•COMING IN SEPTEMBER, 2015•

Brass Valley: The Fall of an American Industry

by Emery Roth

Saturday, March 14, 2009

Winter Burn


MINOR WHITE: "Let the subject generate its own photographs. Become a camera."

PHOTOGRAPHER'S JOURNAL: I took this photo during the first snow storm of 2005. Back then I was still a bit nervous about being out on the roads at the storm's worst and wasn't sure how much snow abuse my equipment could suffer. I knew enough to realize the sun was worth experimenting with, but I had no idea how powerful it could be in the finished images or how to properly expose for it. I got lucky, but had I known then what I know now, I might have spent the whole event at the top of Rabbit Hill and never driven down to the lake.

By the time I got there the snow was falling again and the sun was still trying. I stopped the car determined to make a solid effort at shooting, even though I hugged my car like a security blanket. If it were today, I would pull into the lot by the state park and walk, as I do on clear days, until I saw shots. I would have been relaxed and taken my time and known what I had when I went home. Back then I shot, excited by the beauty but convinced something even more spectacular must be happening over the next hill.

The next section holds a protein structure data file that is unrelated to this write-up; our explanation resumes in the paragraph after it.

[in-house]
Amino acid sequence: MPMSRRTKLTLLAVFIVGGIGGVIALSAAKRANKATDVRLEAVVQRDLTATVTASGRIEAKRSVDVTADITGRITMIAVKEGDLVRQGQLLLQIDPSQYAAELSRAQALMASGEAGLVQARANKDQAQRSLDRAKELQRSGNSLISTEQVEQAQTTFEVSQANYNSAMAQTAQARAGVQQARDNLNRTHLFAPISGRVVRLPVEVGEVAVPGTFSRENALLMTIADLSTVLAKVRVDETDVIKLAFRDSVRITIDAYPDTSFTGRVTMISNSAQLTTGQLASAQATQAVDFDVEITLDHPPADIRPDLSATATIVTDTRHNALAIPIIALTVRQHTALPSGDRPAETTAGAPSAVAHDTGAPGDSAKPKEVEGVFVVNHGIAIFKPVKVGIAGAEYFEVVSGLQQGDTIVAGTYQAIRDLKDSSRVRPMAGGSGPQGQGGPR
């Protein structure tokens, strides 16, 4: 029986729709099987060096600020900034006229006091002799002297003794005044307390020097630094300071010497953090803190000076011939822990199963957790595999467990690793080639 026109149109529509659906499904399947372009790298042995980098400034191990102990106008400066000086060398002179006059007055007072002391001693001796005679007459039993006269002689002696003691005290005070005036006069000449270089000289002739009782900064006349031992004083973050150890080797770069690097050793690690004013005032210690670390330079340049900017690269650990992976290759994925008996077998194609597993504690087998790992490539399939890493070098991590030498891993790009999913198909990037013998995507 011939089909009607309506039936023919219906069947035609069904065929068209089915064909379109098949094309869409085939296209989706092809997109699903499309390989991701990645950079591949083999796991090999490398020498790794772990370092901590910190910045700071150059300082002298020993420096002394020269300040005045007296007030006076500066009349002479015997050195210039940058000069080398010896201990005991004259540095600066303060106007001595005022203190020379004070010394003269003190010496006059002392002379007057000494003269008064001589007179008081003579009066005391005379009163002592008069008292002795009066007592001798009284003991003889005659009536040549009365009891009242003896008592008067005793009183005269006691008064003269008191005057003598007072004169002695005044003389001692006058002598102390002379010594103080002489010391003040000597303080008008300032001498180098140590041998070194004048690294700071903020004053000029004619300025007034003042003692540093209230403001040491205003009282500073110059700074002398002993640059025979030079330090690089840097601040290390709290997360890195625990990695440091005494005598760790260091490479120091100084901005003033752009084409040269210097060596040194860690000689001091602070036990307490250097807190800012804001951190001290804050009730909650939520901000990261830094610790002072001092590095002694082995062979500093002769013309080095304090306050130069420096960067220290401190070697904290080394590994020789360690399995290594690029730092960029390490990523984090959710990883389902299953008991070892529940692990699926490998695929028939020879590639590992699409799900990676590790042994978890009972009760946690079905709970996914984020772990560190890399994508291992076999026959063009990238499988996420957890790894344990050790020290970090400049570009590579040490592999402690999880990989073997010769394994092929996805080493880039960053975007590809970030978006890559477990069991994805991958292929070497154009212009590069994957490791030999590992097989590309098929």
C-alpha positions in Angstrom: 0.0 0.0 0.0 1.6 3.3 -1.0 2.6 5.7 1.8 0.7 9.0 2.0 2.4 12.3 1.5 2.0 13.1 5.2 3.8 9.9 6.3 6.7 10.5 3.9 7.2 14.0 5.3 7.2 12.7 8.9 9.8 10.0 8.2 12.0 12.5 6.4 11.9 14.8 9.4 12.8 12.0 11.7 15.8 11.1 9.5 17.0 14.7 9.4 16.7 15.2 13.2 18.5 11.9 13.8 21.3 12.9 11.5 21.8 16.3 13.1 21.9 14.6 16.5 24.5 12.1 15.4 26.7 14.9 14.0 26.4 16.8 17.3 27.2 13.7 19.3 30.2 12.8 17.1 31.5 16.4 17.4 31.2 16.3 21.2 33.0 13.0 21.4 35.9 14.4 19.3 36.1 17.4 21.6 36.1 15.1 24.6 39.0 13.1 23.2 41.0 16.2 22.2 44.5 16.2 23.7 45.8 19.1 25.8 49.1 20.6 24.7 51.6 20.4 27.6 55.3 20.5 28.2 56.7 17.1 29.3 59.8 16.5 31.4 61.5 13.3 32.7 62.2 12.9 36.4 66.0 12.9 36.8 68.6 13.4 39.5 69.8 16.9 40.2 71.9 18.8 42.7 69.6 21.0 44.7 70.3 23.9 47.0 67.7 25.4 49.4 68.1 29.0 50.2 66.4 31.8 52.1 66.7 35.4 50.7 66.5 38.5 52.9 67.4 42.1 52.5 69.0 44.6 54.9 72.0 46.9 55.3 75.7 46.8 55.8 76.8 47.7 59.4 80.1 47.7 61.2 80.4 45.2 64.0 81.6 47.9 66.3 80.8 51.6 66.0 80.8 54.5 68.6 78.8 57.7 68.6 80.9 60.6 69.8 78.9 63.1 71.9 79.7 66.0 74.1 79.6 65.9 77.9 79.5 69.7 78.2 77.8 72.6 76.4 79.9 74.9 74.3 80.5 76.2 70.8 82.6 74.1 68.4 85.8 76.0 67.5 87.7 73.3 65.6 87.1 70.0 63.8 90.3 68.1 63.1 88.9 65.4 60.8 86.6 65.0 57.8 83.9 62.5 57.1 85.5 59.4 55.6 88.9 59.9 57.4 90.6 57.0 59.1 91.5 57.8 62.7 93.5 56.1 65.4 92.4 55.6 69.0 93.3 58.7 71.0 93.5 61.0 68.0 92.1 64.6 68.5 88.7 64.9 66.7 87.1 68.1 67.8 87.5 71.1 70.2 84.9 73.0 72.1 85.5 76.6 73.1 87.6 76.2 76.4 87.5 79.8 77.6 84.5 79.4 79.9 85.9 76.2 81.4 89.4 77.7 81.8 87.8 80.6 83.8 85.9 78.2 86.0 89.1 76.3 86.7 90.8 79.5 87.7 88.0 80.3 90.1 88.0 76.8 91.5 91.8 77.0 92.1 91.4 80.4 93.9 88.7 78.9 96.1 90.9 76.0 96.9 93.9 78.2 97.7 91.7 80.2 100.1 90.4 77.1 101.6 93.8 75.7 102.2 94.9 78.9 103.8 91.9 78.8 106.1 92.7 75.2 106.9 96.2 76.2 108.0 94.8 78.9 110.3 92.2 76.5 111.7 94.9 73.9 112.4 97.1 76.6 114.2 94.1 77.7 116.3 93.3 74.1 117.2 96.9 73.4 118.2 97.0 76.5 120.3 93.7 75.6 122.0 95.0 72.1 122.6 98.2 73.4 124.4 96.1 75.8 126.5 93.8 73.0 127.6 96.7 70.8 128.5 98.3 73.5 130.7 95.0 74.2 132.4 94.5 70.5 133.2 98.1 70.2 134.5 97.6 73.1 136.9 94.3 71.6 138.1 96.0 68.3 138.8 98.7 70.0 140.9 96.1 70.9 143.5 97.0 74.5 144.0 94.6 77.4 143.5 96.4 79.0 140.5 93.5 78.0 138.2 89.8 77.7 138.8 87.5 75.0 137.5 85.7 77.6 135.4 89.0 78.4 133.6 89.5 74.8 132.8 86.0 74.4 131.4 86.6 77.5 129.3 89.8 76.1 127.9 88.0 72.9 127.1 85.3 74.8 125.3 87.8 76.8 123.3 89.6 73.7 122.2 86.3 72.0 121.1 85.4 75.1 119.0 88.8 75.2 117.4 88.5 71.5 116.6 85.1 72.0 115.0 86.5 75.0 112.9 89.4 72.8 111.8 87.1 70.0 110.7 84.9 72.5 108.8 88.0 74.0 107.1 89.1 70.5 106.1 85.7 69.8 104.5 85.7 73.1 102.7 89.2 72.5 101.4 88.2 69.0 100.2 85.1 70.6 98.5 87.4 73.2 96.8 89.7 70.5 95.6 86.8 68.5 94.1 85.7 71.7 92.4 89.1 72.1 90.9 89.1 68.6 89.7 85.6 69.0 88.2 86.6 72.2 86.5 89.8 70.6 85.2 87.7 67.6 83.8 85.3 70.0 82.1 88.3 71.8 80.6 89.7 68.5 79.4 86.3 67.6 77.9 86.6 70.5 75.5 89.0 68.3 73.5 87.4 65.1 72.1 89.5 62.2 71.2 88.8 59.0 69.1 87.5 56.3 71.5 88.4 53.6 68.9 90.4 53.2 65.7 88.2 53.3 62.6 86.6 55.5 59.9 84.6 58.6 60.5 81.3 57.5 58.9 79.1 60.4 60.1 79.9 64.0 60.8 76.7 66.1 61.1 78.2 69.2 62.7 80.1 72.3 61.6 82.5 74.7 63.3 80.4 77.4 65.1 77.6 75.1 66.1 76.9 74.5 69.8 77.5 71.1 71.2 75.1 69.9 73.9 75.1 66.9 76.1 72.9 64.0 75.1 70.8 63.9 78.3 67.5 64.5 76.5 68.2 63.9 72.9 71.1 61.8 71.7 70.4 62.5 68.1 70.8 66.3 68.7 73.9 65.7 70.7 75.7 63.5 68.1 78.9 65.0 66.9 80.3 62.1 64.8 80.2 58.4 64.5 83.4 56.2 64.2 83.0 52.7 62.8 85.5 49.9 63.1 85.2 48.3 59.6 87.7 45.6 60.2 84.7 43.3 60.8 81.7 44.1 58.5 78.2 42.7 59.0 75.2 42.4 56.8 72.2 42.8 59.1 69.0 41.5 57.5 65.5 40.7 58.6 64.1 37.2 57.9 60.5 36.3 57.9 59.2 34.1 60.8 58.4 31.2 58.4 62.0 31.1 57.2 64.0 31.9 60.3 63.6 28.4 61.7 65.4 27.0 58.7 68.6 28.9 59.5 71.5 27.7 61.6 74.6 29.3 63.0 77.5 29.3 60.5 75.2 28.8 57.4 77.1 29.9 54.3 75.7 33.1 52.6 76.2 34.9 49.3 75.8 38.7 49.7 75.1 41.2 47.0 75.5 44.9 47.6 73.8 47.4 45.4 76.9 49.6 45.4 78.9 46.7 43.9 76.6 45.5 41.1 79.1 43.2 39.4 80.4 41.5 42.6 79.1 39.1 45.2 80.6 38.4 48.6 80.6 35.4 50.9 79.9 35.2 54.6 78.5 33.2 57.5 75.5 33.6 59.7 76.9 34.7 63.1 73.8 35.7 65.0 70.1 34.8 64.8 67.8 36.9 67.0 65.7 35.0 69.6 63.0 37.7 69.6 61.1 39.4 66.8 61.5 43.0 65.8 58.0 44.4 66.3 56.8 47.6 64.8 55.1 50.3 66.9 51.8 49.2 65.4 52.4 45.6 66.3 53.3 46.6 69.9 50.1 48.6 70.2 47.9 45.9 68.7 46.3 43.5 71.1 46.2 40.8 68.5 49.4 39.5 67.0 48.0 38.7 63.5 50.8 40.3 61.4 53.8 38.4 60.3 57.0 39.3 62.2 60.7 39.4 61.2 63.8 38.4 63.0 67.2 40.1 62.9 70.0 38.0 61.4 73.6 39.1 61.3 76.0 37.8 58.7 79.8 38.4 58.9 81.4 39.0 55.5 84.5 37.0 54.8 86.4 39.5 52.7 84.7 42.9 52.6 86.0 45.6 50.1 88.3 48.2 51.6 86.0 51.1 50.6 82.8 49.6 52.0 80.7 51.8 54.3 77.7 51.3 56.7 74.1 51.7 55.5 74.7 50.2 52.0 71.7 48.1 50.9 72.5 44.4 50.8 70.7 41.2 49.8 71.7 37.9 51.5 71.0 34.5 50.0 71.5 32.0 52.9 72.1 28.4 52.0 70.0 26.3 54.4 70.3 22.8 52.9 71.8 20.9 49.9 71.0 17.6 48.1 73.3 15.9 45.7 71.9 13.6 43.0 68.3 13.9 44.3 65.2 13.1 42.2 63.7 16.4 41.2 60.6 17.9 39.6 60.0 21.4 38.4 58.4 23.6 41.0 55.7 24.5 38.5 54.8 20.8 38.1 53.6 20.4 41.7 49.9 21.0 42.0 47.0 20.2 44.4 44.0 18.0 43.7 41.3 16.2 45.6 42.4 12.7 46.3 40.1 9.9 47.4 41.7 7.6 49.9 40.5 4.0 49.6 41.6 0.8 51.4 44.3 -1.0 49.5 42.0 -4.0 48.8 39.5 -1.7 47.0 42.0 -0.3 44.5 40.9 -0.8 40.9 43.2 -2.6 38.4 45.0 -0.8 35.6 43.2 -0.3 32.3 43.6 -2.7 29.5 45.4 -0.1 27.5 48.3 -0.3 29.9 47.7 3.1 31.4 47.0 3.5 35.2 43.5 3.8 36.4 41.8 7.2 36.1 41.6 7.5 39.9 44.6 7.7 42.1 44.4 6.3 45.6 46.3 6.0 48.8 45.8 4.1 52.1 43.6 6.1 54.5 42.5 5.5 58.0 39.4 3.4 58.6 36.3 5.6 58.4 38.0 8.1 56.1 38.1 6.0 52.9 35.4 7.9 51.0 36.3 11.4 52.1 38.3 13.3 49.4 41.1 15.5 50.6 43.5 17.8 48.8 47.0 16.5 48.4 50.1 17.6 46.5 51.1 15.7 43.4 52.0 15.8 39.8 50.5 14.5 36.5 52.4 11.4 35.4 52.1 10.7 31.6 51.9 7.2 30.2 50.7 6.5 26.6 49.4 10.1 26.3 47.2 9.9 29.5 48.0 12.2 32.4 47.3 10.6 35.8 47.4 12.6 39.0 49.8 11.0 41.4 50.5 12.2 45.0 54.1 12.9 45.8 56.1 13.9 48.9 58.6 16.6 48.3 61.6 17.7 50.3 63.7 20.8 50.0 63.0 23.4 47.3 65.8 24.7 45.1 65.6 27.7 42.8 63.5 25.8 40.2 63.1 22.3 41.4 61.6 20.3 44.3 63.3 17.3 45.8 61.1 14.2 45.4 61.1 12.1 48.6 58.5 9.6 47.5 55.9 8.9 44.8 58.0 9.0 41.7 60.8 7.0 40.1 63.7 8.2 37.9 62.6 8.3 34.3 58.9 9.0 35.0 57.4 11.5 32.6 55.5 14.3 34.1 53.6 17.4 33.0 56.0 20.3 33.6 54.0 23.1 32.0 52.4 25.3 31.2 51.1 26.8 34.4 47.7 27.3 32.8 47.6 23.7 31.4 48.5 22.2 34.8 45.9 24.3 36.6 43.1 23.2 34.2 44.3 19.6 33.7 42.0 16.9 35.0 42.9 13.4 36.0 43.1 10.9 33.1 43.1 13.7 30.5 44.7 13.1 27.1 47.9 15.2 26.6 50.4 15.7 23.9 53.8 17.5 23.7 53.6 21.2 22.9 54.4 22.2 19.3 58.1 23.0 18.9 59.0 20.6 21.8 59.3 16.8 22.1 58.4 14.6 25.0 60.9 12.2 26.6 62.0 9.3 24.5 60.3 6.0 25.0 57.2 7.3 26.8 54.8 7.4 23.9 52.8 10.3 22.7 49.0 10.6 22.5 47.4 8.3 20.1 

In spite of myself I made a few shots that day that I've often returned to, but this and one other taken a few moments earlier were milestones when I shot them. I've decided it's time to reinterpret this one in a new, finished image. The hardest part is getting the whites right. Too light and the sun loses impact. Too dark and the mist and snow can no longer be accepted as filtered and shadowed white. I've also removed branches from a tree that intruded from the side.

The image was used as the cover for the Winter, 2006, Washington Art Association Seasonal Bulletin.